Horticulture New Zealand says the findings of a Bank of New Zealand (BNZ) survey of the horticulture sector confirm that horticulture can fully support New Zealand’s post-Covid recovery.
"The BNZ’s survey found that horticulture has higher levels of optimism about the future – 71% of the sector were optimistic – compared to the rest of the agriculture industry, at 58% optimism," says HortNZ Chief Executive, Mike Chapman. "This finding supports what we have been seeing. Growers who are keen to get back the post-Covid recovery and provide displaced New Zealand with jobs but who, like the BNZ survey also noted, are wary. They are wary about the possible impact of central and local government decisions around freshwater, land use, labour availability, and education and training."
"Our sector is finalising its Covid recovery plans. We want to work in partnership with central and local government to achieve common goals. Growers have a wealth of practical experience when it comes to land and freshwater management, and have been reducing their environmental impact for many years. Also, for many years, growers have been pointing out that access to labour has been a handbrake on growth. While it is good news that many New Zealanders may want a new career in horticulture, those people will need training, and several will need support to relocate and adjust to different working conditions."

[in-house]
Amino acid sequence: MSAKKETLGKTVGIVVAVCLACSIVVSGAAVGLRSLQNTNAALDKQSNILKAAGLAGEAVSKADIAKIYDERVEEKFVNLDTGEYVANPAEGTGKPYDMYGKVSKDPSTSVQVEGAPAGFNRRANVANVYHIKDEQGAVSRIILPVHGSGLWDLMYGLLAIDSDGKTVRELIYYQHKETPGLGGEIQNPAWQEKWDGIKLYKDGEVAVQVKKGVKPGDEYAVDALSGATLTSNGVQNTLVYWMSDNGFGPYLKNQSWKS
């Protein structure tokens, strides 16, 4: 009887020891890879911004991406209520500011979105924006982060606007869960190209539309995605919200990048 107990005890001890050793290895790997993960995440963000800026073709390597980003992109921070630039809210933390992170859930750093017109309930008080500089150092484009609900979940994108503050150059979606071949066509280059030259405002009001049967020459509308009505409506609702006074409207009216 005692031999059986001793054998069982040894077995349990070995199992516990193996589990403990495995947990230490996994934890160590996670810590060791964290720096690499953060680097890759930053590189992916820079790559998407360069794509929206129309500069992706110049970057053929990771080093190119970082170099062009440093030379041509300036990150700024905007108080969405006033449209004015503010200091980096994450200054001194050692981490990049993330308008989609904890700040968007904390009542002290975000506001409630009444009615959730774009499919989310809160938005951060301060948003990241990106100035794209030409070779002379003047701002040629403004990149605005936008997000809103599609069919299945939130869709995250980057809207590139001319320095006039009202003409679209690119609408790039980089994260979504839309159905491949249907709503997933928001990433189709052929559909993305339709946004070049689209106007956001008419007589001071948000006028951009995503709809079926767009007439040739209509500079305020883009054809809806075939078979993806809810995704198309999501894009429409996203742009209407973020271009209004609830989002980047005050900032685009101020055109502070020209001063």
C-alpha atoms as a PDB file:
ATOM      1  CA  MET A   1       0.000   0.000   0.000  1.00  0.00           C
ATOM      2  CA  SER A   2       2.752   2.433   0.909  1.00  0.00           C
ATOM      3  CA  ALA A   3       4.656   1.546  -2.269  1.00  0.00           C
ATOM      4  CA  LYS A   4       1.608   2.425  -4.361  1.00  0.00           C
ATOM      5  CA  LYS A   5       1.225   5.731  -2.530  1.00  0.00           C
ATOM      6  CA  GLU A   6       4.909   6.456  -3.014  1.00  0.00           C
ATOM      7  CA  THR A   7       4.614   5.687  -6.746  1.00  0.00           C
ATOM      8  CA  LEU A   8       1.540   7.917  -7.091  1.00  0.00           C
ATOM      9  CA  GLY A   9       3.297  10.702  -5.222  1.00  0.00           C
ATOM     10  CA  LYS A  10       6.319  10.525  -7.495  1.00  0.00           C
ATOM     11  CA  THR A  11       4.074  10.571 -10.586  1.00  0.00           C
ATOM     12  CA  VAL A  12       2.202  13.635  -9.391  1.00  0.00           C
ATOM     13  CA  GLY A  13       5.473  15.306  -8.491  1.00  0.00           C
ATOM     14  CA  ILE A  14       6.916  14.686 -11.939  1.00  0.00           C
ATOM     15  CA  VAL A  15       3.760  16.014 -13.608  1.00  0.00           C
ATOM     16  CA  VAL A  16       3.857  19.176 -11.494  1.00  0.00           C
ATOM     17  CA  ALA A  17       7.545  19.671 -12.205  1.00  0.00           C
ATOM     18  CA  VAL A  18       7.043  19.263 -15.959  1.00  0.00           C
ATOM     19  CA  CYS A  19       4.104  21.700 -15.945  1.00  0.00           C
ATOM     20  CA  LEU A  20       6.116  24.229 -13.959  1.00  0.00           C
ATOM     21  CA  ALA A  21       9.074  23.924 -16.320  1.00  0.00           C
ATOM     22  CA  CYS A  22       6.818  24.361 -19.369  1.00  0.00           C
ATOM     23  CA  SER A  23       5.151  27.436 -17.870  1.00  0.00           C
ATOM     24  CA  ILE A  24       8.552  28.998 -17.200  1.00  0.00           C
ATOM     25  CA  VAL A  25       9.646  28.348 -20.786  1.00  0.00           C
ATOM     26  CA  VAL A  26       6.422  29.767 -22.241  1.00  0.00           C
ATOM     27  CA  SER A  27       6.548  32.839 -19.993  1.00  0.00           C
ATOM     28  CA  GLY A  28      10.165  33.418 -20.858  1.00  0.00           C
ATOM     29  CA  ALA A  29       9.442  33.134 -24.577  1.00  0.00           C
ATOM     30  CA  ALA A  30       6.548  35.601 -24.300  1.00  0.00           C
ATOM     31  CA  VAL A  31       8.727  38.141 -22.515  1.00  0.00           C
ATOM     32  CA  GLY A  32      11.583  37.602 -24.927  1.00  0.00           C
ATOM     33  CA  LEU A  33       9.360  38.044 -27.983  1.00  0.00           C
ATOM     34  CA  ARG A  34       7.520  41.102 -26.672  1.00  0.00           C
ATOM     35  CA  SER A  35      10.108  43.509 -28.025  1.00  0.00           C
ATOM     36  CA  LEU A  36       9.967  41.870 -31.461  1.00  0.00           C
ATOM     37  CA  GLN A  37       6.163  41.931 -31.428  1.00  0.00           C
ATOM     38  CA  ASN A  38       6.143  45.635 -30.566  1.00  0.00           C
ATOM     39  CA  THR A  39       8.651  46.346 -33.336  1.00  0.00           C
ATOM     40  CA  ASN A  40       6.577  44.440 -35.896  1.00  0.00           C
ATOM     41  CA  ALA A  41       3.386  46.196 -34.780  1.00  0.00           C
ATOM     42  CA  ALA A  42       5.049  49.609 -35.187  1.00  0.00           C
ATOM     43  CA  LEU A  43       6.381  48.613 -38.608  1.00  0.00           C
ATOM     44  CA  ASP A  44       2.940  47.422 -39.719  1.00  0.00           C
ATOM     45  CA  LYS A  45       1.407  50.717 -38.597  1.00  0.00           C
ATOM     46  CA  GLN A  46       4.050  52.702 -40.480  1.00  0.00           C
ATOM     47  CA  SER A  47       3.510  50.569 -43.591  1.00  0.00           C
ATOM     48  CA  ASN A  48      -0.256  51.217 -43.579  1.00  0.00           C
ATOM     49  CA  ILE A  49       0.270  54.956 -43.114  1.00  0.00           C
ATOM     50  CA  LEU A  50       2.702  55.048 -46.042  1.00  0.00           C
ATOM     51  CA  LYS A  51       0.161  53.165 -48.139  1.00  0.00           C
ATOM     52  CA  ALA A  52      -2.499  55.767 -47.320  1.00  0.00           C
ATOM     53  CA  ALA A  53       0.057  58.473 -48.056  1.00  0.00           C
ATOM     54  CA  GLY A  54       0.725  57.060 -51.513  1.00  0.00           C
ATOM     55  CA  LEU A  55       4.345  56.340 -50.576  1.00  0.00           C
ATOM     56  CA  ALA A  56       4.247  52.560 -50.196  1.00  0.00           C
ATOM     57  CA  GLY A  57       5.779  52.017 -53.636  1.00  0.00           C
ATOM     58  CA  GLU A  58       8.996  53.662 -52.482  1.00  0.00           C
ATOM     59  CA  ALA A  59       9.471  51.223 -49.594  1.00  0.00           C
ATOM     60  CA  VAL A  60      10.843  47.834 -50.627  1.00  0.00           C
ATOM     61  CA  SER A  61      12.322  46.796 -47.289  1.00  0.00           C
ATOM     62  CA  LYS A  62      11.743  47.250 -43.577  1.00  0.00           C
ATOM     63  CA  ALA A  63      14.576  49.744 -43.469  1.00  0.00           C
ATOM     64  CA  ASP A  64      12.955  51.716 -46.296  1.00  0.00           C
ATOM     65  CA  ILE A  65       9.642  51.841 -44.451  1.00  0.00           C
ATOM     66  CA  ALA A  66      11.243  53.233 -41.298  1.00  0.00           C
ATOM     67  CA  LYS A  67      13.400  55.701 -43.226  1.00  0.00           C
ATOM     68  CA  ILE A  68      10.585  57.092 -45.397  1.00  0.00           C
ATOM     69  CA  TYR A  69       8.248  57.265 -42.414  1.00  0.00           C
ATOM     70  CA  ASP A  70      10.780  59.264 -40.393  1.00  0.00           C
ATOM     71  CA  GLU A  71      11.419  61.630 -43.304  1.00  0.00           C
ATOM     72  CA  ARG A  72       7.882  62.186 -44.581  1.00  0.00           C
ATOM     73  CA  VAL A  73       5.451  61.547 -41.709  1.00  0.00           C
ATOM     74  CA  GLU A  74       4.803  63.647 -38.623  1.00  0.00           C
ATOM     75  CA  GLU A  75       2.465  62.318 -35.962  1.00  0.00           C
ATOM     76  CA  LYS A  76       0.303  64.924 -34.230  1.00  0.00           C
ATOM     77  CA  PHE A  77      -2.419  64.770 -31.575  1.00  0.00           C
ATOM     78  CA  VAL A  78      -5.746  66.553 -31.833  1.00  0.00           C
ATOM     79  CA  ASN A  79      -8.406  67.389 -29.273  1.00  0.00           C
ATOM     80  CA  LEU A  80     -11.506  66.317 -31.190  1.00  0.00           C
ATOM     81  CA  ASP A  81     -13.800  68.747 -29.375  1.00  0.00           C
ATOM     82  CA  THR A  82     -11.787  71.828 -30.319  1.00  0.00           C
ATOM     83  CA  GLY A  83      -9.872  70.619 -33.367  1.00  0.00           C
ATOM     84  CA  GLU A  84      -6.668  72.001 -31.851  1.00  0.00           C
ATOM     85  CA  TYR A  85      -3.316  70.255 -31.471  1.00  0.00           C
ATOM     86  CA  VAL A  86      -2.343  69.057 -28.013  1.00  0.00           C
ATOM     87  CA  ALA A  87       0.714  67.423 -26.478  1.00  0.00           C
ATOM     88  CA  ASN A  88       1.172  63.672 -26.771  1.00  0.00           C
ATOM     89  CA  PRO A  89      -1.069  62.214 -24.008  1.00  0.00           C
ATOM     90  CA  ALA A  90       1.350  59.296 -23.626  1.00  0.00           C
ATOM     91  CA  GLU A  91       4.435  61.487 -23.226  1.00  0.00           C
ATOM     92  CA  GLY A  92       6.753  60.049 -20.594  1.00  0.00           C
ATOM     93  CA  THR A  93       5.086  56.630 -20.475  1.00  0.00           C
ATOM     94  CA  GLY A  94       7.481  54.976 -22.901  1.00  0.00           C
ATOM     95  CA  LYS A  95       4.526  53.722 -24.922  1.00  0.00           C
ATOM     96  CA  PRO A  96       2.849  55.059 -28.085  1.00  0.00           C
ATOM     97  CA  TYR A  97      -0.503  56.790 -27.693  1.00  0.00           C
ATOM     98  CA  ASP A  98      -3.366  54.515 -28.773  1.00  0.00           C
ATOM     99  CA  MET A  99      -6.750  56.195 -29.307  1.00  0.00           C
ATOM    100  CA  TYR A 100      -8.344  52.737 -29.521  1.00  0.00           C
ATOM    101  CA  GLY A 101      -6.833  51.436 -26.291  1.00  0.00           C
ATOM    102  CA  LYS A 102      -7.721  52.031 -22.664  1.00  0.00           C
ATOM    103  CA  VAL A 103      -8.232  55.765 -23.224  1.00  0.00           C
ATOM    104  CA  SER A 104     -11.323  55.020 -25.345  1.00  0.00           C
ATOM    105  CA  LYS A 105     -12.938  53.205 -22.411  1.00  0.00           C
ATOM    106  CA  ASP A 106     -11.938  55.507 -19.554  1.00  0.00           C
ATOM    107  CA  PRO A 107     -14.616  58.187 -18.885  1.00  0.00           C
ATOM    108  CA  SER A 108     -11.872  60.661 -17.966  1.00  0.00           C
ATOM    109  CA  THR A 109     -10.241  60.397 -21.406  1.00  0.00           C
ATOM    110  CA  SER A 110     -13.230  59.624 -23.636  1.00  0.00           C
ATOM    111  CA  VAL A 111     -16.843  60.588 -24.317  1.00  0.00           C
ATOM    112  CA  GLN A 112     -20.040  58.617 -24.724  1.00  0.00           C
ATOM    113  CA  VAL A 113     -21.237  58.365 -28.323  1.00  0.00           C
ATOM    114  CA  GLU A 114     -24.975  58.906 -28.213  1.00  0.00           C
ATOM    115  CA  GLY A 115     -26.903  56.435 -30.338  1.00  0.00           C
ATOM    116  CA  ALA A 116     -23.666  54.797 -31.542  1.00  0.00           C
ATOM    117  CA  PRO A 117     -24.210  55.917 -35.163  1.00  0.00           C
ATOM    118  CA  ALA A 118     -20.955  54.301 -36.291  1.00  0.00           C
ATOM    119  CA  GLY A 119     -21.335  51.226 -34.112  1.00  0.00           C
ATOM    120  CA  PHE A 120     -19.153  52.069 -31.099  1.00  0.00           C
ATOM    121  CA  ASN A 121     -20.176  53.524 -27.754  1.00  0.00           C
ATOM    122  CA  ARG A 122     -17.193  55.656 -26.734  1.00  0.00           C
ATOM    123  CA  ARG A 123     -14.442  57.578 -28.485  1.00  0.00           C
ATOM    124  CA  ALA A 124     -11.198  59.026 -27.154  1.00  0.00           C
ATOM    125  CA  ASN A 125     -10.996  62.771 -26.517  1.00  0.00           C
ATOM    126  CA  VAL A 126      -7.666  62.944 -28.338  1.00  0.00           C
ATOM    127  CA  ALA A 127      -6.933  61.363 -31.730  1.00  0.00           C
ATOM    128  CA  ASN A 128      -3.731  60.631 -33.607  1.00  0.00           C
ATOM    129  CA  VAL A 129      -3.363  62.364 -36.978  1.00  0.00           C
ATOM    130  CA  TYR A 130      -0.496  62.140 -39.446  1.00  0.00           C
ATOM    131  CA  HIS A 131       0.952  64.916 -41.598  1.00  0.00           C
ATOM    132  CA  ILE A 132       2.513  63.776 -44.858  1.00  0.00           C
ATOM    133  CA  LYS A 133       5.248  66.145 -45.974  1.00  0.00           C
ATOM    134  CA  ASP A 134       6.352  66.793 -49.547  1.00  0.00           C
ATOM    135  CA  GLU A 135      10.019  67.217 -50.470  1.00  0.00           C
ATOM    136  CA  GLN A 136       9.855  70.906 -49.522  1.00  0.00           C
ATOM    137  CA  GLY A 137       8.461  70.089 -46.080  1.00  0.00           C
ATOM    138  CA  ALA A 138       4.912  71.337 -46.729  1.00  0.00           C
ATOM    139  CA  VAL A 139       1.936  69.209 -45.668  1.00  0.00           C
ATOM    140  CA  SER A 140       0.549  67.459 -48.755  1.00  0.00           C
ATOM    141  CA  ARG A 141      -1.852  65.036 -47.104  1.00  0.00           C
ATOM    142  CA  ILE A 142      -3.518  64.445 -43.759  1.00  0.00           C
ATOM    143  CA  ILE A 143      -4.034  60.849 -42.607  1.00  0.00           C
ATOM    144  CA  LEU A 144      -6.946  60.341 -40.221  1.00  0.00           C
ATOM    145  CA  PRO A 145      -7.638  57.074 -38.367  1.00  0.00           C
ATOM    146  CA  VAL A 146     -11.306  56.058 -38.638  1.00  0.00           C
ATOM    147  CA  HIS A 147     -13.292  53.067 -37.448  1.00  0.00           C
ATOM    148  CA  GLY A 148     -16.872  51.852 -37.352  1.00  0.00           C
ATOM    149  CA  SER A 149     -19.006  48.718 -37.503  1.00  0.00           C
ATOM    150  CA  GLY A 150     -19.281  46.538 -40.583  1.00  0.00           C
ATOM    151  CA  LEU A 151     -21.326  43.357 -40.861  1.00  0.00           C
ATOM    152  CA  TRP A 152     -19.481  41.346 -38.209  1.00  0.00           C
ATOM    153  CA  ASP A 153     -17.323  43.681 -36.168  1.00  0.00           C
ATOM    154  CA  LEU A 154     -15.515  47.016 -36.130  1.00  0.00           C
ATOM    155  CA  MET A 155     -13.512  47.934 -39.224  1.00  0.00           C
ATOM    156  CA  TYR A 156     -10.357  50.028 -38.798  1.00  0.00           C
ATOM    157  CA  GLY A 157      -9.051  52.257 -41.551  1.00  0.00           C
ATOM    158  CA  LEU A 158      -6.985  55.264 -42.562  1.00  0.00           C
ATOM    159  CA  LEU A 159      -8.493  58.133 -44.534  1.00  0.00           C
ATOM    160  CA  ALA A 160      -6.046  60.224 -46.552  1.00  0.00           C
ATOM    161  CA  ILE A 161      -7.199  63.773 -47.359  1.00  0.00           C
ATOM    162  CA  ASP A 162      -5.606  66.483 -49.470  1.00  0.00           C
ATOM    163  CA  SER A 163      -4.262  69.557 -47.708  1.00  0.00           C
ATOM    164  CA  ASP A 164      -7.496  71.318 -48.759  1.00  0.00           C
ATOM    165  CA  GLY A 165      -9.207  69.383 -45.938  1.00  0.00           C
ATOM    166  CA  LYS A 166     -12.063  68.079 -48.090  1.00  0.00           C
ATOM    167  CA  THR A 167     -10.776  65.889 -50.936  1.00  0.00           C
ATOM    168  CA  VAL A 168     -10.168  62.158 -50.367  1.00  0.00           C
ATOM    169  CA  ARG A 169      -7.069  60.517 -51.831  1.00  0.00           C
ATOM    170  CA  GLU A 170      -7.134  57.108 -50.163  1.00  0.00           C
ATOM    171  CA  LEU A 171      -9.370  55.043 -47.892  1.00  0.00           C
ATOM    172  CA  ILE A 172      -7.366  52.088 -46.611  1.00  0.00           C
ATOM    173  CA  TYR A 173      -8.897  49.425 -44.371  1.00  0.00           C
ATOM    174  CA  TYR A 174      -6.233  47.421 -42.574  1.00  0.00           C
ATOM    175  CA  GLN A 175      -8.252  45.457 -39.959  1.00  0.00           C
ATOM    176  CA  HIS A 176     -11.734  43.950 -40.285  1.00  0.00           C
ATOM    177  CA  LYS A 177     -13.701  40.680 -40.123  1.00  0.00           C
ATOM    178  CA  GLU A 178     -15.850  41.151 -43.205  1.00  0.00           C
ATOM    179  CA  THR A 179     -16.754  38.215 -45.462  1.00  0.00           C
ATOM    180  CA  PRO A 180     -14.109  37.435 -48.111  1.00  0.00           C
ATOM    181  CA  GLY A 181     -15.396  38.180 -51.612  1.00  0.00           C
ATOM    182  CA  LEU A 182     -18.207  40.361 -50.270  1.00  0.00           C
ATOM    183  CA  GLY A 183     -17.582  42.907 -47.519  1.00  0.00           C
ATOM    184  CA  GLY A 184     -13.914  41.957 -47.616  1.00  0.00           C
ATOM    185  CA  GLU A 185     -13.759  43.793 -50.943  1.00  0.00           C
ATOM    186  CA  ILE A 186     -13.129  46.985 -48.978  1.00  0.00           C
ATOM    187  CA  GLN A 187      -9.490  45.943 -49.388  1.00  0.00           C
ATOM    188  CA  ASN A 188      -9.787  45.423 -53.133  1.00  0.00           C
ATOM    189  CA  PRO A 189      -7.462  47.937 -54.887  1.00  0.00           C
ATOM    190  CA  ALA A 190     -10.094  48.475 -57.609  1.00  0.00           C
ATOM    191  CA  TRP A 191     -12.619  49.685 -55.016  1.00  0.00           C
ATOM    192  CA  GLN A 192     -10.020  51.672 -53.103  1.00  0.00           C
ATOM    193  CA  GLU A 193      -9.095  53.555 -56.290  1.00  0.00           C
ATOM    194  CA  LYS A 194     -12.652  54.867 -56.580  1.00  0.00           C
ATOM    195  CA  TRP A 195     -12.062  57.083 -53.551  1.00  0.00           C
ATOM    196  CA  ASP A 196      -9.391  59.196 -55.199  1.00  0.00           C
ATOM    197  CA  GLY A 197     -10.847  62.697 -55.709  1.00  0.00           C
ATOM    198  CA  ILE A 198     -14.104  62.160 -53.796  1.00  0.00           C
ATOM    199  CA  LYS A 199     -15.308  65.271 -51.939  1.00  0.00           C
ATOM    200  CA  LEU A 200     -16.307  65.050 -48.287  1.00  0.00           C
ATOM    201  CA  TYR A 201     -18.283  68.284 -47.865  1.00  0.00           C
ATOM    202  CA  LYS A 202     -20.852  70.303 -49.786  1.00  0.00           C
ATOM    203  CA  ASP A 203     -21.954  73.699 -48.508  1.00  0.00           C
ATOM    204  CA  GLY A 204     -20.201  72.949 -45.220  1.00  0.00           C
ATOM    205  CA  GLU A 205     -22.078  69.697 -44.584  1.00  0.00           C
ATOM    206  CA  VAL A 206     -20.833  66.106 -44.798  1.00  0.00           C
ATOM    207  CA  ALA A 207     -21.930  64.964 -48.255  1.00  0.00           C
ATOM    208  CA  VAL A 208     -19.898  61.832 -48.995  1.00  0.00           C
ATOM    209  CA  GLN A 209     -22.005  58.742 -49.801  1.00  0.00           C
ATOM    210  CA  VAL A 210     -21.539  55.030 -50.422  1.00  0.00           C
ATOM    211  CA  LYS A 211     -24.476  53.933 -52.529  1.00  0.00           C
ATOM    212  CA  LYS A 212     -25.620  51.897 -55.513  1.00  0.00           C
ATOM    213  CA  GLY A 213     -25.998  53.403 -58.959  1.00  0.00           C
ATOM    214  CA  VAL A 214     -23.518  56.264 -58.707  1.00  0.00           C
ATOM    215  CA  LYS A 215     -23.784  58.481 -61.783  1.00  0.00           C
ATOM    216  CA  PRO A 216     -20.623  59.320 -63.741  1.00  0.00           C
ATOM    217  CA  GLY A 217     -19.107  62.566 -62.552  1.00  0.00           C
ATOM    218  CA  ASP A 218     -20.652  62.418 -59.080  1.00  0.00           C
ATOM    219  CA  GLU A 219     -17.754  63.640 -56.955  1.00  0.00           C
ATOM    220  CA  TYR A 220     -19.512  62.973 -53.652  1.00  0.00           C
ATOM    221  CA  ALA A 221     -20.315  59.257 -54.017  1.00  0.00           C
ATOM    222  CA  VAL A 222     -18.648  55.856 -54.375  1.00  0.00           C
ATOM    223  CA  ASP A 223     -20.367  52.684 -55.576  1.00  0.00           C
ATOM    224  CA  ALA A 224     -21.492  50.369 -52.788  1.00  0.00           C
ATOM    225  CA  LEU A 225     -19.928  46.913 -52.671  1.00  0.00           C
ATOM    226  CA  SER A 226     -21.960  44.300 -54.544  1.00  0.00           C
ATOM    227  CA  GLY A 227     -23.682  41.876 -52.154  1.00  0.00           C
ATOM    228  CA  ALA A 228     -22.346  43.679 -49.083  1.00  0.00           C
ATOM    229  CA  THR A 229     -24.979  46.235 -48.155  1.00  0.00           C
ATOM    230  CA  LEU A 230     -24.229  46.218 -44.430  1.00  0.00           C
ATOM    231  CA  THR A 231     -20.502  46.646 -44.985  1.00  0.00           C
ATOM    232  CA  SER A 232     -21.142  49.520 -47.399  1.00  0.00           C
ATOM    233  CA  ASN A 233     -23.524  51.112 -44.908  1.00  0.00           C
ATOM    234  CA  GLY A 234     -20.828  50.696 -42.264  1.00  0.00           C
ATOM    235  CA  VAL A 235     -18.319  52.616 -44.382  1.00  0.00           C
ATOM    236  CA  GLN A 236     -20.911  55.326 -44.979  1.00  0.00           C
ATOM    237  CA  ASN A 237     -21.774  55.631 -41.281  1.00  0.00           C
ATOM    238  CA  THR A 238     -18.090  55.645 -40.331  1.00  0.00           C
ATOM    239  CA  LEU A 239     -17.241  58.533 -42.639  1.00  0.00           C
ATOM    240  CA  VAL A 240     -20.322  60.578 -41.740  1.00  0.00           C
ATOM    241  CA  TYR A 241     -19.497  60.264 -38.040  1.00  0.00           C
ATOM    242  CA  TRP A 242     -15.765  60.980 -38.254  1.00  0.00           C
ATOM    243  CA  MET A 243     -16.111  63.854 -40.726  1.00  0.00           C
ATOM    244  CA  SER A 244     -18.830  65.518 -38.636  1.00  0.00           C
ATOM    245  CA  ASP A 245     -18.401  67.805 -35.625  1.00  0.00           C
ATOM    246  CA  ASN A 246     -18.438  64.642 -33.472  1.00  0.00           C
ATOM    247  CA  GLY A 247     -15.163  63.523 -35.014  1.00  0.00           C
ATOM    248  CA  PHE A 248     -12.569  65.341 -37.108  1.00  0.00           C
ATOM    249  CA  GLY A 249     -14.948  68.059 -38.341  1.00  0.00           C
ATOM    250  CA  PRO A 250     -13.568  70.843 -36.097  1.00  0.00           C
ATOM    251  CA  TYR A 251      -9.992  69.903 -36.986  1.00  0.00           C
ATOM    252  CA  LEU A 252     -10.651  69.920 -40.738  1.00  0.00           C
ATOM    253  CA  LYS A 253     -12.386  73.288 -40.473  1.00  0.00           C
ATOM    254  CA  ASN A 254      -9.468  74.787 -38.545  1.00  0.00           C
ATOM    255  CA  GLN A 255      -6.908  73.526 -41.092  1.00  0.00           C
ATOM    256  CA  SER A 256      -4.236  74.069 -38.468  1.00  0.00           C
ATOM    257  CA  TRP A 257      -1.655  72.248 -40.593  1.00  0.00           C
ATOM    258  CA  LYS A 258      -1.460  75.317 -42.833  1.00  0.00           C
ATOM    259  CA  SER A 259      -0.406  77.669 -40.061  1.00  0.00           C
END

HortNZ says there will still be a reliance on the Recognised Seasonal Employer (RSE) scheme to enable horticulture to grow and employ more New Zealanders on a permanent basis. They also agree with the other key finding of the BNZ survey: that worldwide demand for New Zealand-grown fruit and vegetables will increase long-term, as people place increasing value on fresh, healthy food.
"Our fruit and vegetables are grown to the highest possible standard and with complete transparency," says Mike. "This gives consumers in New Zealand and across the world absolute confidence, for which they are prepared to pay a premium while enjoying the second-to-none quality of the produce. This gives the New Zealand horticulture industry a distinct competitive advantage. That’s what the BNZ has highlighted, which is all down to growers, and their faith and investment over the decades. What our industry needs now is to work in partnership with the Government on the next decade, and beyond."